Q&A: Edwin Pitt Mansfield

Hattie Fisk
Thursday, June 1, 2023

When he’s not leading singing lessons, running choirs or working as a TCL examiner, Edwin Pitt Mansfield volunteers as chair of the Association of Teachers of Singing (AOTOS). Hattie Fisk finds out what advice he has for bringing singing into your classroom.

Janet Shell

HF: Congratulations on being appointed chair of AOTOS last July. How did you find yourself in this role?

EPM: It can be a very lonely world as a music teacher, and when I first worked as one I wanted to gain some support and work with fellow singing teachers to share ideas, so I joined AOTOS. I really enjoyed the community feel and the various events they put on. I found it so useful that I got more and more involved, and I was asked eventually to apply for the Southeast area rep role. I did this for three years and was then put forward as chair in 2022, and will stay in post until 2024.

HF: You must enjoy being part of the organisation then!

EPM: I really do. The council is wonderful, and, apart from two paid freelancers, we are all volunteers who are highly dedicated. It sounds cheesy, but I am really lucky to have such a great team around me. We are an organisation by members, for members.

HF: Who is AOTOS for and what does it offer its members?

EPM: As the UK’s only singing-teachers’ association, we run a variety of brilliant online and in-person CPD events throughout the year. The membership is very good value at £60 per year, and we offer reduced rates for students because we really want to be accessible for everyone. It is open to all to join – you don’t have to have a qualification. We are very diverse in our membership base: we have teachers who are hugely experienced and have been doing this for years, but also primary school coordinators who are less experienced with using or teaching singing in the classroom. We will welcome and support everyone. We are rebuilding our training course at the moment, but we do offer an ‘essentials’ course online.

HF: What are your tips for leading singing workshops?

EPM: Trying not to put people on the spot is an important thing, because singing can be very personal; in a sense, it is you. It is not like an instrument where if you play the wrong note, it is the wrong note – with singing, if someone says they do not like the sound, then it is almost criticising the person. One needs to be aware of this when leading singing workshops, and be supportive. It is also really important to keep workshops fun and energetic. You have to find material that can include everyone in the same workshop, because often singing workshops are social melting pots of everyone coming together.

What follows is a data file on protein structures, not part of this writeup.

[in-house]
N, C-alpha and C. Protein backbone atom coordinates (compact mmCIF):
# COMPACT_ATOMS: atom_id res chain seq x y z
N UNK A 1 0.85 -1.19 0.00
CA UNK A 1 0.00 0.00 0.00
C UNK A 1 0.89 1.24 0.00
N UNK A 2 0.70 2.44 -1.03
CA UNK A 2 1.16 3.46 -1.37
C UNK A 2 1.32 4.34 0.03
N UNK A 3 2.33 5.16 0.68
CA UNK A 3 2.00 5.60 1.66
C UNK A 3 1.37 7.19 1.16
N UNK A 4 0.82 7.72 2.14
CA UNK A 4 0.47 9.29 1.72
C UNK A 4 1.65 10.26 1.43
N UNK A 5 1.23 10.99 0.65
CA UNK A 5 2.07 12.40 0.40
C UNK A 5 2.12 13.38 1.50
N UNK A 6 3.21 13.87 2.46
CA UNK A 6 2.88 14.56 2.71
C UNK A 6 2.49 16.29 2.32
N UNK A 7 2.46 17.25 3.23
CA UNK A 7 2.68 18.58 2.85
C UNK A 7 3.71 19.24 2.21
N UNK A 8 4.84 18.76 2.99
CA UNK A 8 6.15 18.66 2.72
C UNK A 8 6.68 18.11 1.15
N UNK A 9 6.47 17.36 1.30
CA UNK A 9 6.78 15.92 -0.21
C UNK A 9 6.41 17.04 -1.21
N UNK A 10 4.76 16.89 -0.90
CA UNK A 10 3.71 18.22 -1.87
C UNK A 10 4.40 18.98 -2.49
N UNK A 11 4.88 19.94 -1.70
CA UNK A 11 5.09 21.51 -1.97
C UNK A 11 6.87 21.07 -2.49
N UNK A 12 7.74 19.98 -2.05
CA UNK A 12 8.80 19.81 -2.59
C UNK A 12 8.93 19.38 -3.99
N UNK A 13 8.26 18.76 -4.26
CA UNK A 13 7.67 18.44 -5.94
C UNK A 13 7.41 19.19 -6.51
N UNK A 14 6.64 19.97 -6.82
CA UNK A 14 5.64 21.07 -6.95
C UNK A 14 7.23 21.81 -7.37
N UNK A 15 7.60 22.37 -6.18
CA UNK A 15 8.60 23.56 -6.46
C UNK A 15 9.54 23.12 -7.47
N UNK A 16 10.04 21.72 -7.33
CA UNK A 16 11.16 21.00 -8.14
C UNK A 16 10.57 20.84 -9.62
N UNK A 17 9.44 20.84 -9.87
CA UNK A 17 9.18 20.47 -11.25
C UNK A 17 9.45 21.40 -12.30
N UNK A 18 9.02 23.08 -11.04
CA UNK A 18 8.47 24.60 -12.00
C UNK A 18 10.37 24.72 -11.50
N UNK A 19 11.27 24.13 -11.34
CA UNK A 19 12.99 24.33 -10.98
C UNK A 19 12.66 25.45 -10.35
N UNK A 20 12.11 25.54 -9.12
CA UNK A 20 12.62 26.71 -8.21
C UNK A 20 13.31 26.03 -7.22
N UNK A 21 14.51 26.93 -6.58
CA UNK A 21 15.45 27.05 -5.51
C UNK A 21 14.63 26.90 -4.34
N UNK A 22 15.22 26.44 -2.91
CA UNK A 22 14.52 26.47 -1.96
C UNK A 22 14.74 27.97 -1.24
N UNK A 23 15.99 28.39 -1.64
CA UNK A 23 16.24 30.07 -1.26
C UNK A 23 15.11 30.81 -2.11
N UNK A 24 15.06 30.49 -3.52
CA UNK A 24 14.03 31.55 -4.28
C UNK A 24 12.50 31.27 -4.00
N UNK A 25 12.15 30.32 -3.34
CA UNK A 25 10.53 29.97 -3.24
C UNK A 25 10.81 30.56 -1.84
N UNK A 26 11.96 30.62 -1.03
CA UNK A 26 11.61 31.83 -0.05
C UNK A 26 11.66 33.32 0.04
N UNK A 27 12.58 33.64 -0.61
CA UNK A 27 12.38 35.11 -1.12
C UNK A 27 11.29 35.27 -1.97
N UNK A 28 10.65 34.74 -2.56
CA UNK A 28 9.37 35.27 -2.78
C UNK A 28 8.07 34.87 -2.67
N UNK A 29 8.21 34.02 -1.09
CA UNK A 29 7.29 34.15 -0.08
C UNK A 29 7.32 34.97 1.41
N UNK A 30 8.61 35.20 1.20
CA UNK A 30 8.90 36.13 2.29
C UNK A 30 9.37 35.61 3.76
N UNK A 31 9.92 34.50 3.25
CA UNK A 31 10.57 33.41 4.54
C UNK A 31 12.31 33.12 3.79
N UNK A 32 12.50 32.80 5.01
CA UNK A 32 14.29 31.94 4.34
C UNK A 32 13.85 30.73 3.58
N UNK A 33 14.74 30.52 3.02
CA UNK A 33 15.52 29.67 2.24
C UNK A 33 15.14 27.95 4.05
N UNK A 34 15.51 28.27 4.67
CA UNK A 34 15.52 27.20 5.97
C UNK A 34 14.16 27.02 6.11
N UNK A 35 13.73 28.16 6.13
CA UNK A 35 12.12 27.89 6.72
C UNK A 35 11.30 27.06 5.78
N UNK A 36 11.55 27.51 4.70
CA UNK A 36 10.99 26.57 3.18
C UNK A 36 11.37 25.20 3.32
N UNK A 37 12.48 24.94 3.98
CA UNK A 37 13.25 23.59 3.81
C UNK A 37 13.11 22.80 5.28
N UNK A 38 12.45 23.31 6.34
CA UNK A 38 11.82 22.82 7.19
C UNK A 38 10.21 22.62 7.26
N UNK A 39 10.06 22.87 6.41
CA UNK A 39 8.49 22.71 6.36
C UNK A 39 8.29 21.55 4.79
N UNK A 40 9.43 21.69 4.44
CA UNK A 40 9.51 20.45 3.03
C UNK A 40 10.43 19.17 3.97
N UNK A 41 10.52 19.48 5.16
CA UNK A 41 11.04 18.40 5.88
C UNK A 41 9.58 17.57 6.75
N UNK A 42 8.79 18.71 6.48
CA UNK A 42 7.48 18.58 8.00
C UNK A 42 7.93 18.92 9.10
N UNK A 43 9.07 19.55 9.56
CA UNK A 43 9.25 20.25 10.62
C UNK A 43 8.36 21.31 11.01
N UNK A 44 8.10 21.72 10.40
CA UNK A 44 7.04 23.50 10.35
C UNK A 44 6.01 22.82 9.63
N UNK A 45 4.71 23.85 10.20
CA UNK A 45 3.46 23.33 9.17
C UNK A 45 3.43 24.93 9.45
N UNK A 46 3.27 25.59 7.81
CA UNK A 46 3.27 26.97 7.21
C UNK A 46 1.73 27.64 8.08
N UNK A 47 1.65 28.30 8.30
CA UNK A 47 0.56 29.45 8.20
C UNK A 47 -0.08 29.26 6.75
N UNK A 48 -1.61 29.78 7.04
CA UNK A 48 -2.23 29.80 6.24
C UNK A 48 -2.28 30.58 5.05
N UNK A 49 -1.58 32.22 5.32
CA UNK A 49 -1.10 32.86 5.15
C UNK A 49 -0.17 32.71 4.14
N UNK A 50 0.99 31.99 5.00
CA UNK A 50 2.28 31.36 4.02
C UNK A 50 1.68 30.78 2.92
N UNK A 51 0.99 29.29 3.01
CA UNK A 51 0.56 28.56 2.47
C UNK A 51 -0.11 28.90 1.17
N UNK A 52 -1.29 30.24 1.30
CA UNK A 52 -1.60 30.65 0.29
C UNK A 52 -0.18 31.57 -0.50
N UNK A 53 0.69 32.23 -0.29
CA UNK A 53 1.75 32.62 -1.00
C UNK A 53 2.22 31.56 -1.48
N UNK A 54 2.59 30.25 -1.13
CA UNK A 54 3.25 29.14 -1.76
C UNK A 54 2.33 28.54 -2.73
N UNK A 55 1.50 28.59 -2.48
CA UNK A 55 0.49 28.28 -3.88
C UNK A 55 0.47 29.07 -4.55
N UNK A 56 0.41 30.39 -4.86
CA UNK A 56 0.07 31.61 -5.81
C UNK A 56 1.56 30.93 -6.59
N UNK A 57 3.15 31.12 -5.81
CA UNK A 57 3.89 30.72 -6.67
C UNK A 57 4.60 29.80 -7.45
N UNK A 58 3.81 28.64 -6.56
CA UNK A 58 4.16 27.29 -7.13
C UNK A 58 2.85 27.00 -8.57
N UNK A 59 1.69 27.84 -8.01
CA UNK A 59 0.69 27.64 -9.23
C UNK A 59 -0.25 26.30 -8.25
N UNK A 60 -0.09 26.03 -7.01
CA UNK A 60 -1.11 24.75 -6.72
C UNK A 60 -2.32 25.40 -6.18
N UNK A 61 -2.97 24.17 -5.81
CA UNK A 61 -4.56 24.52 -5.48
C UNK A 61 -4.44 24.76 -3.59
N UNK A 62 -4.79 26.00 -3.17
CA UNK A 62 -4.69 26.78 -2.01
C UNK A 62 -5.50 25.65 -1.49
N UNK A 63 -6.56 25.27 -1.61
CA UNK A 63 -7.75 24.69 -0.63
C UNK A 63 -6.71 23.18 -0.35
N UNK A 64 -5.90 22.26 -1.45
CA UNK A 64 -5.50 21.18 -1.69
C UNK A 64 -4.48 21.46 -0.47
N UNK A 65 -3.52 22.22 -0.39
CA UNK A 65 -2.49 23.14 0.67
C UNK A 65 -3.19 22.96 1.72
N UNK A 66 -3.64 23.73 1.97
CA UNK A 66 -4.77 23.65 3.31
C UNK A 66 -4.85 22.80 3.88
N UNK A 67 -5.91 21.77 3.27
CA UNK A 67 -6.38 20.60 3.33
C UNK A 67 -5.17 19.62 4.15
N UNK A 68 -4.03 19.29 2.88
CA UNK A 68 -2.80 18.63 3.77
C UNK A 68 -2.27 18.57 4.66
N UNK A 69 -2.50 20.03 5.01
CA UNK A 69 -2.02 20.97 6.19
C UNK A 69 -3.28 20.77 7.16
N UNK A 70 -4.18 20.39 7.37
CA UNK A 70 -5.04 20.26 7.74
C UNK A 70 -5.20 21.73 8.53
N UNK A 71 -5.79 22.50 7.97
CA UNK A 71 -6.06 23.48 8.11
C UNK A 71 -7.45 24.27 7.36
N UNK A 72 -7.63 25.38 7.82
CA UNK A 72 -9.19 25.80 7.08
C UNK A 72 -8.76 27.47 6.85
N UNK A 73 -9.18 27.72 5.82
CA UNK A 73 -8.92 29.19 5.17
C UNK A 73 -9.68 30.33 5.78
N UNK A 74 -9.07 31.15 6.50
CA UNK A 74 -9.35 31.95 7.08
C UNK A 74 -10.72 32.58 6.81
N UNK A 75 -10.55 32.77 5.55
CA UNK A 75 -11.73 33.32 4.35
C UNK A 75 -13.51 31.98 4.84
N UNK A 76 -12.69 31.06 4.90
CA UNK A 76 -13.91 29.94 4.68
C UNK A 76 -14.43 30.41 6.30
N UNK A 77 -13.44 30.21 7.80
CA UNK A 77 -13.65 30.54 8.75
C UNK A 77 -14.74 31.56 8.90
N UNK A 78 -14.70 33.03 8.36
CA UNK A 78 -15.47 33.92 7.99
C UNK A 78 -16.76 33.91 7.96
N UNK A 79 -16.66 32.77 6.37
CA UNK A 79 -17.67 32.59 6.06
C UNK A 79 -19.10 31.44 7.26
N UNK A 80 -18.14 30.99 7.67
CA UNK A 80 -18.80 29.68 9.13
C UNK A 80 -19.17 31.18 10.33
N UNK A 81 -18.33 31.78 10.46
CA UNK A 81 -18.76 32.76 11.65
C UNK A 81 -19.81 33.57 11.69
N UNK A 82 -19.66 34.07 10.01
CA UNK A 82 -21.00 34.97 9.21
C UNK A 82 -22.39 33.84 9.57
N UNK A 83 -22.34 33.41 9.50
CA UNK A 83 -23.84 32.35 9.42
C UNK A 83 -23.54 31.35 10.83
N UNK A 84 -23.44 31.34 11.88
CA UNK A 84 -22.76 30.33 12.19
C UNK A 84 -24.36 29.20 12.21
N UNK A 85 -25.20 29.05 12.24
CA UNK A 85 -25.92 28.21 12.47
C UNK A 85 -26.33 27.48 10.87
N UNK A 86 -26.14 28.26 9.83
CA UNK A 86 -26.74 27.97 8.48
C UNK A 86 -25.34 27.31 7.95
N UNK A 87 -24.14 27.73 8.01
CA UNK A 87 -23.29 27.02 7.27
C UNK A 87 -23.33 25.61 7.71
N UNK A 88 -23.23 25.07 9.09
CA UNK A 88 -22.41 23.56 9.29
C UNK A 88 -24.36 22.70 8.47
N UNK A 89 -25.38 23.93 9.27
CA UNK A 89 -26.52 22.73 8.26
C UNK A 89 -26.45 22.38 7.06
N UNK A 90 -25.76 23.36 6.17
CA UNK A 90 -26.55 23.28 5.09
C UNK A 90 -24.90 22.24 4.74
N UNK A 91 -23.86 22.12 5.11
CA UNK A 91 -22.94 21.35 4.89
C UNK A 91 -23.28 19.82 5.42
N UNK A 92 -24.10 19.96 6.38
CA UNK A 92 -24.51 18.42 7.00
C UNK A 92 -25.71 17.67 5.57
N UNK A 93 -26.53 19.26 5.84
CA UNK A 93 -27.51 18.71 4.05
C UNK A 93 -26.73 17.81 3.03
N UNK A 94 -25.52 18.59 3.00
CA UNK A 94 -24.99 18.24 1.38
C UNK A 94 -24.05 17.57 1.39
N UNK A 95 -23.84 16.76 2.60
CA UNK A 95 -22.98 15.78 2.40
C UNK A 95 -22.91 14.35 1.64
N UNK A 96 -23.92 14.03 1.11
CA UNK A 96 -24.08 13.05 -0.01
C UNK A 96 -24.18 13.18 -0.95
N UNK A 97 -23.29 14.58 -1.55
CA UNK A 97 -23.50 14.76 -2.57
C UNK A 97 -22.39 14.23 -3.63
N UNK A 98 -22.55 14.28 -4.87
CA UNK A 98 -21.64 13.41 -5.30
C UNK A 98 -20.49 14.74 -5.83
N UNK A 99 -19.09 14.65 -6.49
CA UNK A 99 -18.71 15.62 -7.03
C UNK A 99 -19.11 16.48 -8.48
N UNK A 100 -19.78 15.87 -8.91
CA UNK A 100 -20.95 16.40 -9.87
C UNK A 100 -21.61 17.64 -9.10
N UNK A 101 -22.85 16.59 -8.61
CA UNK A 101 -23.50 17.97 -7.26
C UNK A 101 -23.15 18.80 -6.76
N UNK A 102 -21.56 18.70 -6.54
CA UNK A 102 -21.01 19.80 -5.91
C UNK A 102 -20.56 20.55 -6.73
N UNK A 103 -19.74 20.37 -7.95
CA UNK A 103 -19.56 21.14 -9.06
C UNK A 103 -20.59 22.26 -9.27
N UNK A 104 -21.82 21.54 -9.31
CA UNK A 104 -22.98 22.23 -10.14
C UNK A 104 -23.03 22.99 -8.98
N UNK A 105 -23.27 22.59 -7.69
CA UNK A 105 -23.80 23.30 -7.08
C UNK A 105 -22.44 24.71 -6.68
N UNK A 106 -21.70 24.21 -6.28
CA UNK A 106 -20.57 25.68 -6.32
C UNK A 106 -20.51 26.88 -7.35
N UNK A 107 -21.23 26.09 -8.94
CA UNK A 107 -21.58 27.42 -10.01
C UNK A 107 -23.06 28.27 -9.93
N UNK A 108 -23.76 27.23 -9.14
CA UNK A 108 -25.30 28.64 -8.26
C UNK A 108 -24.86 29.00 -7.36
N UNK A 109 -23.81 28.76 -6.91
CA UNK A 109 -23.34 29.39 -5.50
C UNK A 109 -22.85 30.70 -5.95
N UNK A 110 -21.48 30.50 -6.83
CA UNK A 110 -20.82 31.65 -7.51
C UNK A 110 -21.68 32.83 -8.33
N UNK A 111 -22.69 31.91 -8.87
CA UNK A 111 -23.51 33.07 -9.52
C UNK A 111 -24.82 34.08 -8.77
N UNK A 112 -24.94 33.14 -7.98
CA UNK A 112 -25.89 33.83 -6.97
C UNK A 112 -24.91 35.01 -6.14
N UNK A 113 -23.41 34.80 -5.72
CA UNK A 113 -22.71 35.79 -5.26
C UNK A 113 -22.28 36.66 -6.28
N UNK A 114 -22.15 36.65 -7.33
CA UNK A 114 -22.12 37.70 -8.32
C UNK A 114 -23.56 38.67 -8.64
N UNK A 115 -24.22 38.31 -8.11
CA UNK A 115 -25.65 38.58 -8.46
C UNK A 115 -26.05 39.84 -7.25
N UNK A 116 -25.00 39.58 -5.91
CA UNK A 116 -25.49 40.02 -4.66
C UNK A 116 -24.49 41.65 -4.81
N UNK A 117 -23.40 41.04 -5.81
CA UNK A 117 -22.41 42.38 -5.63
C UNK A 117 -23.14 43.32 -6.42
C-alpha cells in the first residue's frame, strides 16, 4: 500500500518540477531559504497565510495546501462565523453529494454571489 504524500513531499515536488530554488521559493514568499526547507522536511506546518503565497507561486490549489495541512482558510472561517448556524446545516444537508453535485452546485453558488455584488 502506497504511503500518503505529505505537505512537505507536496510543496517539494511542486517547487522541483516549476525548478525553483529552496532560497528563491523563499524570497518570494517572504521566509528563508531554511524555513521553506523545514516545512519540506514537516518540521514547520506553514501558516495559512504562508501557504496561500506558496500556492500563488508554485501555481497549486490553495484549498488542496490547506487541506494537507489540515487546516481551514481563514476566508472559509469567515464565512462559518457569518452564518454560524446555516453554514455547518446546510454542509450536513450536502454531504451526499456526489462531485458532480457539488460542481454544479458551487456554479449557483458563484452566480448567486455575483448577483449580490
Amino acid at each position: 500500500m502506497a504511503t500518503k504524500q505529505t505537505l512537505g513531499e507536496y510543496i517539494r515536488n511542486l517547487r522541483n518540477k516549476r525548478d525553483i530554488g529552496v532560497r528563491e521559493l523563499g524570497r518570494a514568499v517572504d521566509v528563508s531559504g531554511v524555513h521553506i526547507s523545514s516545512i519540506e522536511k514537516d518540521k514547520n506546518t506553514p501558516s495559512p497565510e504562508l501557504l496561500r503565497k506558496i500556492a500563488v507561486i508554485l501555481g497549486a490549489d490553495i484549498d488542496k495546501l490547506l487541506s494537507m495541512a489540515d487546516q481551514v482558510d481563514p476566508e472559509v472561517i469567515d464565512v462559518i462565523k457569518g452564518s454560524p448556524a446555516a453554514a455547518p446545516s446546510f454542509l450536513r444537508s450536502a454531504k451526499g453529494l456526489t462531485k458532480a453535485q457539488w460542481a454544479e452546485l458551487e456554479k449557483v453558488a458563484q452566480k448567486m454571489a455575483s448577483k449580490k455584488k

HF: How do you think we can encourage more young people to take up singing?

EPM: On a broad music education level, trying to normalise singing as much as possible in school is really important. It is great that the new model music curriculum has a big emphasis on singing, but actually bringing that culture into the whole school is a great way to get more young people involved. I know that sounds idealistic, and I am aware of the constraints teachers face, but I think it is a really useful tool.

In terms of curriculum, I think that a broad spectrum works well. With the groups I run, we do jazz, pop, musical theatre, classical and more, so that there is something for everyone. If you do a bit of everything, then something will stick. If you are just doing a pop choir, there might be some kids who really want to do classical etc. Having a wide diet is vital.

HF: Do you have any tips for teachers who lack experience in using singing in the classroom?

EPM: I would say be confident and start simple. It is amazing what you can do with just an easy round. There is so much good material out there, but an easy round is a good place to start. If the kids are finding this difficult, you can do it as one part; if they are asking for something more challenging, you can split it up into loads of parts, while keeping it fun and physical. Things like body percussion work well to help loosen people up and get students having fun; by keeping it enjoyable you can ensure all sides of the room are engaged. These are methods to get some of the less confident singers and more confident movers doing something new, in a roundabout way. If you try and make singing part of every lesson, even in a small way, it helps lessen the fear students may have around performing.

http://aotos.org.uk http://edwinpittmansfield.com